7. The sheer criminality & hand in glove collusion of the political class with international bankers is disgusting. I eagerly await the June 17th elections when SYRIZA comes to power, & the previous PASOK & New Democracy criminals are wiped forever off the electoral map (and hopefully in due time have their bank accounts and personal assets audited). Yesterday Spain was forced to borrow on the international markets at 6.5% (Greece was forced into accepting a EU/ECB/IMF loan when it’s interest rates reached 7%)…A Greek default and exit from the Euro will easily push Spain that extra 0.5% of a percentage point into “bailout” territory. Then “Northern Europe” will be up for at least another 500 Billion euros. I wish the Merkel mafia goodluck with that. I hope they can explain to German citizens why hundreds of Billions of Euros of bad loans made by international banks are now owned by German & other European taxpayers – cause seriously thats all she has managed to acheive. And whats worse is that this is all that Merkel & her partners in crime wanted to acheive. To transfer Bank debts to European taxpayers. Great article.

    • You have hit the nail on the head. Just out of curiosity, where are you from? Love that line “transfer Bank debts to European taxpayers”. Another way to look at it is: Banks borrow from Central Banks at 0-1% and make risky investments. If they make money, they are genius and hence deserve $25 million bonus (like Jamie Dimon of JP Morgan). But if they lose money, then the Govt pays back that loan to the Central Banks on behalf of the local banks at 6%”. So the Central Banks make a killing on the spread of 5%. Win-Win for local and central banks. Lose-lose for the Public.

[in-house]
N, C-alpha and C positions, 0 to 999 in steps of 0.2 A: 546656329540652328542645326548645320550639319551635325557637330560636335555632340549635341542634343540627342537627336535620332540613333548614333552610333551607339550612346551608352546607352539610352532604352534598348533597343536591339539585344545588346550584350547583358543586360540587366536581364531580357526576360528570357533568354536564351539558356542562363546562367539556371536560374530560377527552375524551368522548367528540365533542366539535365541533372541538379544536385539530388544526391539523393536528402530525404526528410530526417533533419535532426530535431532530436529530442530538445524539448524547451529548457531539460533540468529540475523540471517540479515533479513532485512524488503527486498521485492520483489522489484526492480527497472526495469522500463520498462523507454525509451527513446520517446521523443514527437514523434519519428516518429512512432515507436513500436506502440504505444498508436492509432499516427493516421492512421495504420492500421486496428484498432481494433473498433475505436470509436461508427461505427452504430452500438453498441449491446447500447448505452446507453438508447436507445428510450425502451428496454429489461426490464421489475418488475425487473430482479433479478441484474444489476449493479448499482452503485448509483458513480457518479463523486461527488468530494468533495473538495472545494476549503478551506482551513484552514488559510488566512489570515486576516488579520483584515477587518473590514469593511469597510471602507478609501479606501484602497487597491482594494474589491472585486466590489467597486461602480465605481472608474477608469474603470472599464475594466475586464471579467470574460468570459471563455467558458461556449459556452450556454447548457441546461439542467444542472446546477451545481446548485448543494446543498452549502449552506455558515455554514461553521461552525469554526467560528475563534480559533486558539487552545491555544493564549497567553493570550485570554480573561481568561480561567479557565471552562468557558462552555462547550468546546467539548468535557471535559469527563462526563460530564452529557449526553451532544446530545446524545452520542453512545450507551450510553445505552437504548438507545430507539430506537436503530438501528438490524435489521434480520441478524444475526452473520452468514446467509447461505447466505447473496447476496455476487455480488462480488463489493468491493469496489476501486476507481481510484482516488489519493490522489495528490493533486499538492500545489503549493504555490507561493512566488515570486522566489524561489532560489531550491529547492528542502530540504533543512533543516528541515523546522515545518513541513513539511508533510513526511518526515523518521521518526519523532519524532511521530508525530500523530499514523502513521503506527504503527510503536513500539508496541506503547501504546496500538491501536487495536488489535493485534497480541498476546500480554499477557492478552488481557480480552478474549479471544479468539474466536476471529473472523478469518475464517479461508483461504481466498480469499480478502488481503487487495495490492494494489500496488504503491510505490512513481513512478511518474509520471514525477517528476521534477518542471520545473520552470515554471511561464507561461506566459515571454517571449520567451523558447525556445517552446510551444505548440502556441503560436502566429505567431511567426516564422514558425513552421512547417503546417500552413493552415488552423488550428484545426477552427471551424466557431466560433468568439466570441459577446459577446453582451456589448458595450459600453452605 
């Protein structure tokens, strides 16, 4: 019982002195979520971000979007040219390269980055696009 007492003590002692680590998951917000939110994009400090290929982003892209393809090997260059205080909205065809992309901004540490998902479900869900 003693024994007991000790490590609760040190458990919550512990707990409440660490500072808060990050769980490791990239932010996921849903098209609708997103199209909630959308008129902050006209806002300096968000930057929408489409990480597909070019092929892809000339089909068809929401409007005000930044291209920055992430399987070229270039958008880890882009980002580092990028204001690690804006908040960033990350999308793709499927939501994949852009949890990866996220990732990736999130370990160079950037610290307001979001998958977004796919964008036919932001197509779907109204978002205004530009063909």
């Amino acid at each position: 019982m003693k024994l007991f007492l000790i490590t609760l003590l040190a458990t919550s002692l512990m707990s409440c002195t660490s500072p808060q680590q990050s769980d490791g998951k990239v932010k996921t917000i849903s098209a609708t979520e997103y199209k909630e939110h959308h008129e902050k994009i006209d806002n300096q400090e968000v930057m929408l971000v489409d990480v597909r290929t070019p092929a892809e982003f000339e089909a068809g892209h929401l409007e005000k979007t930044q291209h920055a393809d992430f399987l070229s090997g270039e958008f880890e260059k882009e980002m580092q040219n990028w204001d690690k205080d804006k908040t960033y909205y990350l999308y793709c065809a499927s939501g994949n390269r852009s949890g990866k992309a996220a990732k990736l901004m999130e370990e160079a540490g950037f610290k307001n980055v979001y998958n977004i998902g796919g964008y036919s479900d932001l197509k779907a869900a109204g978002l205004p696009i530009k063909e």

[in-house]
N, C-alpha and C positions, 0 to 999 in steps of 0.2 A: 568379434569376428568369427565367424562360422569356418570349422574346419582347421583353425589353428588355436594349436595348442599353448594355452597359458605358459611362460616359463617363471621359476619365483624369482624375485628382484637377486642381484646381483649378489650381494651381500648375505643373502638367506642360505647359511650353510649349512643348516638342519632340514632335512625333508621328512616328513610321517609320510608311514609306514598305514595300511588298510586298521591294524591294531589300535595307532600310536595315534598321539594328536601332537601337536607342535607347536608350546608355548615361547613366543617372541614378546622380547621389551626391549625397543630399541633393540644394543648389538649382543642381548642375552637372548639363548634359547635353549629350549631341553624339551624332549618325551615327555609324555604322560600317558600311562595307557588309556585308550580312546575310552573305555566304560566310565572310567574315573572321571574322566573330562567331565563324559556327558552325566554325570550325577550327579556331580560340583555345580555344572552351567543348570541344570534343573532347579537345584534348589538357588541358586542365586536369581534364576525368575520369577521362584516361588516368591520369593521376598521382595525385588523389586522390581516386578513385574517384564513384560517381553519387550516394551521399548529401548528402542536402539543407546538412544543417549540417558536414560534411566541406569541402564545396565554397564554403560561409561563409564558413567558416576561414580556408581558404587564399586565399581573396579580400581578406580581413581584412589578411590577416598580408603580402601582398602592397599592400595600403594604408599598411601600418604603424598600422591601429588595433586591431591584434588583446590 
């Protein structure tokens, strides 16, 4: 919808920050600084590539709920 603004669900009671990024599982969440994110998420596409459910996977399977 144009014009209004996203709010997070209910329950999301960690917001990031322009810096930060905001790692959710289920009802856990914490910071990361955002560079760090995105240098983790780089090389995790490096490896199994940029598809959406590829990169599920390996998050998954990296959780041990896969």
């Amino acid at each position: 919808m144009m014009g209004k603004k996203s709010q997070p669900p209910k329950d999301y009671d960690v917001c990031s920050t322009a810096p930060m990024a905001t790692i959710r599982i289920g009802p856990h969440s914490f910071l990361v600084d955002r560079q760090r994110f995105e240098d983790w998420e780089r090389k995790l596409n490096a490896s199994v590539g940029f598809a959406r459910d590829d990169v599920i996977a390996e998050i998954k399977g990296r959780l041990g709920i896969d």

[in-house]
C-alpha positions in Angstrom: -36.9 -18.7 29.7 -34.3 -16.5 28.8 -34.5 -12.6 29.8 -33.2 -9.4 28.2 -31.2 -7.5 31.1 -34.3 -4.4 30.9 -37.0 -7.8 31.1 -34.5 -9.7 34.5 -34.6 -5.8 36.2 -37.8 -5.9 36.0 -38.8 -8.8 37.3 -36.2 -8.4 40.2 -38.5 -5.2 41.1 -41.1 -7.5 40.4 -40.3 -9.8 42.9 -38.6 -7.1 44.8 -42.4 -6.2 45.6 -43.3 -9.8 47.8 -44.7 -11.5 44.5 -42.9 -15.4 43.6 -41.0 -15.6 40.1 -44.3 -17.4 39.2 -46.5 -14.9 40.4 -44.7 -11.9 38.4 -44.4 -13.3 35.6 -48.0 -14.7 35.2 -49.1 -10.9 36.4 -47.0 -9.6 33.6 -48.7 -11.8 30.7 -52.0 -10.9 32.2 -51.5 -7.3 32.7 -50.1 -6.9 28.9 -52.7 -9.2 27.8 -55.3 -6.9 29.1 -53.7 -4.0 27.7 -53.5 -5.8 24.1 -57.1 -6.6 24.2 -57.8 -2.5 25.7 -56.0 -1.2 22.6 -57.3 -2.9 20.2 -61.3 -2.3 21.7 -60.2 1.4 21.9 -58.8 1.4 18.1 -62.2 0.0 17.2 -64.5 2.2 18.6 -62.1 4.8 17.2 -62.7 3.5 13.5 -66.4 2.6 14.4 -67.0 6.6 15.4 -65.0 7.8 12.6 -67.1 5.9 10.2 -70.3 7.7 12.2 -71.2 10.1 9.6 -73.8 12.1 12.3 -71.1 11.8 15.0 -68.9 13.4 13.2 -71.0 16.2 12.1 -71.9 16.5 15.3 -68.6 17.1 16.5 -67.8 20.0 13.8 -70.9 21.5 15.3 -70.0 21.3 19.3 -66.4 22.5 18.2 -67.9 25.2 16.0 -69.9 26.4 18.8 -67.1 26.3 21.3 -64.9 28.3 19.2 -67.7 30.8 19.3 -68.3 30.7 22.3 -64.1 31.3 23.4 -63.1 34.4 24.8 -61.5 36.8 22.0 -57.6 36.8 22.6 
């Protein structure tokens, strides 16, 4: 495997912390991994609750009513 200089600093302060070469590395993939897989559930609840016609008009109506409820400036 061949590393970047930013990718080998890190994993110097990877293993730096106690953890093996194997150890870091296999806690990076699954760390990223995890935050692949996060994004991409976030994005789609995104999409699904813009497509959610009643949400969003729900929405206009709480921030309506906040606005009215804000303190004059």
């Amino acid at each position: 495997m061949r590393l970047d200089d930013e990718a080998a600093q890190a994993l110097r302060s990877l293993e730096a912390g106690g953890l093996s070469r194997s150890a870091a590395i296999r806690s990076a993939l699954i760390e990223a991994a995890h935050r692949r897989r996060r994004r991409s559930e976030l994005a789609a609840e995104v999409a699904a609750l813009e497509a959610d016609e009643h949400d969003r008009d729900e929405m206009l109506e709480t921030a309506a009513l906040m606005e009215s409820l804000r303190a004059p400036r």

8. Greece wanted to join the Euro and EC. There were obvious benefits: increased trade, monetary stability, etc. What’s going on now is simply the Greek economy does not match the acceptable parameters and the ECB is no longer willing to fund it further. This is easy. Greece had no business being in the Euro zone and now will be leaving it. We can all pretend that this is a disaster but as long as Greeks are willing to preserve their way of life (which makes them happy) and give up the privilege of being a Euro-zone member, then all is not lost… except for us suckers that thought that Greece had a chance of being a full-fledged member of Europe (the eco-political body… not the geographical region).

    • Iceland and Argentina are two recent examples of countries that stood up against the
      IMF and are flourishing now. Iceland was threatened that they would become the “Cuba
      of the North” but now there is near-zero unemployment and as for Argentina, it’s been enjoying 9 years of solid growth.

    • ‘monetary stability’ – that’s funny.

  9. All correct except PIGS As “I” stays for Ireland and not Italy!

    •  Guess it depends on the analyst. Some call it the PIIGS and so on. Horrible monicker/acronym either way. And thanks for your support!

      •  agreed – PIIGS / the “pigs”  acronym is rather insulting indeed.

    •  Actually, it is PIIGS:
      P – Portugal
      I – Ireland
      I – Italy
      G – Greece
      S – Spain

  10. Chris, here is an idea: If you don’t like the terms don’t borrow the money. Who is to blame for the current crisis: the lenders? or the people who can’t control their spending. Your “borrow from the Uncle” example is pure folly. Spending is a disease. Addicts typically have to hit rock-bottom before the addiction can be cured.

    •   Good point actually! Countries should try to debt free. If only the
      lenders wouldn’t corrupt the politicians to borrow on behalf of the
      country.  Search Youtube for “John Perkins Confessions of an Economic
      Hitman” . Here is a guy who corrupted politicians for a living. The IMF
      and the World Bank used the same strategy for decades in South America